- What happens if a state law disagrees with a federal law?
- What are examples of states rights?
- What does Article 2 Section 1 of the Constitution say?
- What are the key components of Article 3 of the US Constitution?
- Who favored a federal judiciary that could settle state disputes and override state laws?
- What does Article 3 Section 3 of the Constitution mean?
- How are conflicts between states resolved?
- What does Article 3 Section 2 of the Constitution mean?
- What kind of corruption was outlawed in Article 3?
- What is the main focus of Article 3?
- What does Article 3 Section 1 of the Constitution mean?
- What does Article 3 of the Constitution say?
- Can states enforce federal law?
- Who decides disputes between states?
- Who hears cases between state governments?
What happens if a state law disagrees with a federal law?
The law that applies to situations where state and federal laws disagree is called the supremacy clause, which is part of article VI of the Constitution.
Basically, if a federal and state law contradict, then when you’re in the state you can follow the state law, but the feds can decide to stop you..
What are examples of states rights?
Powers held only by the states include the issuing of licenses (like drivers licenses or marriages licenses), the creation of local governments, the ability to ratify amendments to the constitution, and regulating intrastate commerce, or commerce within state lines.
What does Article 2 Section 1 of the Constitution say?
Article Two of the United States Constitution establishes the executive branch of the federal government, which carries out and enforces federal laws. … Section 1 of Article Two establishes the positions of the president and the vice president, and sets the term of both offices at four years.
What are the key components of Article 3 of the US Constitution?
Article Three of the United States Constitution establishes the judicial branch of the federal government. Under Article Three, the judicial branch consists of the Supreme Court of the United States, as well as lower courts created by Congress.
Who favored a federal judiciary that could settle state disputes and override state laws?
Often, decisions by the courts in one State were ignored by courts in the other States. Alexander Hamilton favored a federal judiciary with the power to settle State disputes and override State laws. He advocated a strong federal court system in several of his Federalist essays.
What does Article 3 Section 3 of the Constitution mean?
Section 3. Treason against the United States, shall consist only in levying War against them, or in adhering to their Enemies, giving them Aid and Comfort. No Person shall be convicted of Treason unless on the Testimony of two Witnesses to the same overt Act, or on Confession in open Court.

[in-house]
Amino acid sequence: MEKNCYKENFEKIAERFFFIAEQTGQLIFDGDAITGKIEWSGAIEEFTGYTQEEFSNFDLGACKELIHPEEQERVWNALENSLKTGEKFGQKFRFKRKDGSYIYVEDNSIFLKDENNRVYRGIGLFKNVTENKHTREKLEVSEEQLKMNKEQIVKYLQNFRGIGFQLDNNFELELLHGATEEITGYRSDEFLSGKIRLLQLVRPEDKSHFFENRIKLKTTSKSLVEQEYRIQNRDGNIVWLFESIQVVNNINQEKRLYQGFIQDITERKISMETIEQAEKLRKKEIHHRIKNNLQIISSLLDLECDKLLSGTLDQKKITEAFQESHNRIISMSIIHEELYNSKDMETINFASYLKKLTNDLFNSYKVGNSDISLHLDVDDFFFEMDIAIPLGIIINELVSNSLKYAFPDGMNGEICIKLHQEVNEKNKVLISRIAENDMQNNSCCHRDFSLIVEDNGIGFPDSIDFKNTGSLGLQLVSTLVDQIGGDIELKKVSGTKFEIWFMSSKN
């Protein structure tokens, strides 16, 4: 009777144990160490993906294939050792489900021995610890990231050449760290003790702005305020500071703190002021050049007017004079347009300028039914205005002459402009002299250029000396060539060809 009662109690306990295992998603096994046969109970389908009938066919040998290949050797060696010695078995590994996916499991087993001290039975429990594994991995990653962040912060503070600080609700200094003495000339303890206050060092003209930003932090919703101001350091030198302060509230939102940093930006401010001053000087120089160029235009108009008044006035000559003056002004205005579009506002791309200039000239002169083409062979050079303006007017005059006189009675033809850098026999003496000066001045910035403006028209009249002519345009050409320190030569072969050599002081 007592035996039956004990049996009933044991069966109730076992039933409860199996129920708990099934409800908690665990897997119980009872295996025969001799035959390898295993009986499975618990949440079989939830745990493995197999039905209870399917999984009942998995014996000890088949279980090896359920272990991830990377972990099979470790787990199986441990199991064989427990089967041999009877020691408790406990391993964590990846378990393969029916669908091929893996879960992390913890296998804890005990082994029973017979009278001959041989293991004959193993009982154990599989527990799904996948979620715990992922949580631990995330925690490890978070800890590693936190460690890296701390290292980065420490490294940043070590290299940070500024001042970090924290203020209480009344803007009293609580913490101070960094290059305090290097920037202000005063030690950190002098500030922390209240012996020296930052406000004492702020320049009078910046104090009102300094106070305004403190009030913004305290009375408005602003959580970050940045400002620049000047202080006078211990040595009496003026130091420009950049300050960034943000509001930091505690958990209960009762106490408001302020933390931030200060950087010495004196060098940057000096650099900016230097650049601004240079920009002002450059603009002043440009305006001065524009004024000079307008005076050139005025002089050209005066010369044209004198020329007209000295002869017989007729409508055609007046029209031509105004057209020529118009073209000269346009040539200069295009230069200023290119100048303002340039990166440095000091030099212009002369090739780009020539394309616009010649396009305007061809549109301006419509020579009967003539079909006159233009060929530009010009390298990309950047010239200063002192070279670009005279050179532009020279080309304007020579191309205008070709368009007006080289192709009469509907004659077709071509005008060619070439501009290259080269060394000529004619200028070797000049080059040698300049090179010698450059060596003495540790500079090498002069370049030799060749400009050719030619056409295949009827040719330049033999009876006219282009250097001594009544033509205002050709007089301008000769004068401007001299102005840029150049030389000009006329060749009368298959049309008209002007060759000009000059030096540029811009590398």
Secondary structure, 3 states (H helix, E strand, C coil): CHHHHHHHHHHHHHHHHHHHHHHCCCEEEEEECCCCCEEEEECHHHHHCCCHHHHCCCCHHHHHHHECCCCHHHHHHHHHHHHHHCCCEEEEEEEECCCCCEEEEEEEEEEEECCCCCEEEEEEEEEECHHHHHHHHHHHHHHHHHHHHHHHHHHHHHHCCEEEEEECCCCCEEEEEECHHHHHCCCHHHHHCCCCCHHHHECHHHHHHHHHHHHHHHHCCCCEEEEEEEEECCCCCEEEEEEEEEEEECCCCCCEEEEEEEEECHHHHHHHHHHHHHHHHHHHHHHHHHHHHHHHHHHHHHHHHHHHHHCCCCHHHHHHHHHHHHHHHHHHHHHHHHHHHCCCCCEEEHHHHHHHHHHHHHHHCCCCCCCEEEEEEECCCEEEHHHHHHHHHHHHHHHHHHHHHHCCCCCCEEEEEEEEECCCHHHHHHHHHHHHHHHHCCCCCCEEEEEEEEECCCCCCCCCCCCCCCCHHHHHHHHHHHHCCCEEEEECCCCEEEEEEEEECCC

How are conflicts between states resolved?
A state has to give its consent to engage in international dispute settlement by a court or via arbitration, so that is a political decision. … ‘When states agree to a particular treaty, they are in some instances also obliged to accept dispute resolution by a court or tribunal.
What does Article 3 Section 2 of the Constitution mean?
Section 2 of Article III describes the jurisdiction of the federal courts. Jurisdiction is the power of a court to hear a case, so this section tells us what kinds of cases the Supreme Court and other federal courts will hear. All cases that arise under the Constitution, the laws of the United States or its treaties.
What kind of corruption was outlawed in Article 3?
Article 3, Section 3 The Congress shall have Power to declare the Punishment of Treason, but no Attainder of Treason shall work Corruption of Blood, or Forfeiture except during the Life of the Person attainted.
What is the main focus of Article 3?
The main focus of article 3 is the judicial branch and what powers the courts have. Whats the main function of the judicial branch? The main function of the judicial branch is to interpret laws and punish lawbreakers.
What does Article 3 Section 1 of the Constitution mean?
Article III establishes the federal court system. The first section creates the U.S. Supreme Court as the federal system’s highest court. … Congress has the power to create and organize the lower federal courts. Today, there are lower federal courts in every state.
What does Article 3 of the Constitution say?
The very first sentence of Article III says: “The judicial power of the United States, shall be vested in one Supreme Court, and in such inferior courts as the Congress may from time to time ordain and establish.” So the Constitution itself says that we will have a Supreme Court, and that this Court is separate from …
Can states enforce federal law?
Congress’ power to prohibit a state from enforcing a federal law rests with the Supremacy Clause of the federal constitution, which provides that the “laws of the United States. . . shall be the supreme law of the land. . . … Thus, state and local police officers can make an arrest if authorized to do so by state law.
Who decides disputes between states?
Disputes between States decided by the Judiciary. The Constitution, as implementation through the Judiciary Act, provides for the judicial settlement of State disputes, thus retaining Stste sovereignty without necessitating homogenity under a centralized government with blanket powers of legislation.
Who hears cases between state governments?
The primary distinction is that state and local courts are authorized to hear cases involving the laws and citizens of their state or city, while federal courts decide lawsuits between citizens of different states, cases against the United States, and cases involving specific federal laws.